Comparing School Choice and College Admission Mechanisms By Their Immunity to Strategic Admissions
Somouaoga Bonkoungou and
Alexander S. Nesterov
Papers from arXiv.org
Recently dozens of school districts and college admissions systems around the world have reformed their admission rules. As a main motivation for these reforms the policymakers cited strategic flaws of the rules: students had strong incentives to game the system, which caused dramatic consequences for non-strategic students. However, almost none of the new rules were strategy-proof. We explain this puzzle. We show that after the reforms the rules became more immune to strategic admissions: each student received a smaller set of schools that he can get in using a strategy, weakening incentives to manipulate. Simultaneously, the admission to each school became strategy-proof to a larger set of students, making the schools more available for non-strategic students. We also show that the existing explanation of the puzzle due to Pathak and S\"onmez (2013) is incomplete.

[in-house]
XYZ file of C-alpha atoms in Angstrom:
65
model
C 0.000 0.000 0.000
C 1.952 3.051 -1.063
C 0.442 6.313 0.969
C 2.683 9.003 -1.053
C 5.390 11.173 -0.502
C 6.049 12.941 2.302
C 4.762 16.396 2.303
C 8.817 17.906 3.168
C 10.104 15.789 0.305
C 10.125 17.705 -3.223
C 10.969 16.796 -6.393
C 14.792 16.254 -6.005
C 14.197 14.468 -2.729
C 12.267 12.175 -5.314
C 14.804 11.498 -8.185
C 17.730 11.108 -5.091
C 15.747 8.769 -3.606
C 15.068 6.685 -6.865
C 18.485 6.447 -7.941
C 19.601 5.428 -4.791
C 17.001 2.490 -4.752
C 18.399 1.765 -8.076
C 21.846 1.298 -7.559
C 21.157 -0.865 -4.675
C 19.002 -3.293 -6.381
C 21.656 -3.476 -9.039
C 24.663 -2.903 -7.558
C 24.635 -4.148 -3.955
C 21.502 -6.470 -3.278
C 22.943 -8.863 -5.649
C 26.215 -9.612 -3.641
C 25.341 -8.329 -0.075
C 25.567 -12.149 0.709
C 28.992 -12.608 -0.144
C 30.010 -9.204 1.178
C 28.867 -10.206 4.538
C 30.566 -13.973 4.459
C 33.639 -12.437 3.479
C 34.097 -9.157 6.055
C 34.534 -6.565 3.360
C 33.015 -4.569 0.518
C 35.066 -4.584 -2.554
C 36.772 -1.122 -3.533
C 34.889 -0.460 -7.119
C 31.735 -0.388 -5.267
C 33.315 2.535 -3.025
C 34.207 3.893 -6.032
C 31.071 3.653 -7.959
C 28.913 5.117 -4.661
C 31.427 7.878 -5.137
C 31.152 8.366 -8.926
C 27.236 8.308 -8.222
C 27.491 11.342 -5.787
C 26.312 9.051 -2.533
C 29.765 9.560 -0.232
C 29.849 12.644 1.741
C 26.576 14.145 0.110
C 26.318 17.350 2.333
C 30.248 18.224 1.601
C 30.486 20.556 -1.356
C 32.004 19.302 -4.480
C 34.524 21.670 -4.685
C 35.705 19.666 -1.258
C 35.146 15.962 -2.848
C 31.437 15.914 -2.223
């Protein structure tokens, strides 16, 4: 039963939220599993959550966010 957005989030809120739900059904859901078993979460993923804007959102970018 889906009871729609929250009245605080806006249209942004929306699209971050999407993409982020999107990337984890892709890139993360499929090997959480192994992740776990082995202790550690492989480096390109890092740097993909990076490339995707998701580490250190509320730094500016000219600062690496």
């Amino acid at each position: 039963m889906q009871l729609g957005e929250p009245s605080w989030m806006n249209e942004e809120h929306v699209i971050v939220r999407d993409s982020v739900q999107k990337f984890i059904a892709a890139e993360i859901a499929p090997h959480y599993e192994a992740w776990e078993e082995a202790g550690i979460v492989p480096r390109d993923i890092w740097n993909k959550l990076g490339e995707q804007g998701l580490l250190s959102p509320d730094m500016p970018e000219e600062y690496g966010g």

Date: 2020-01, Revised 2020-01
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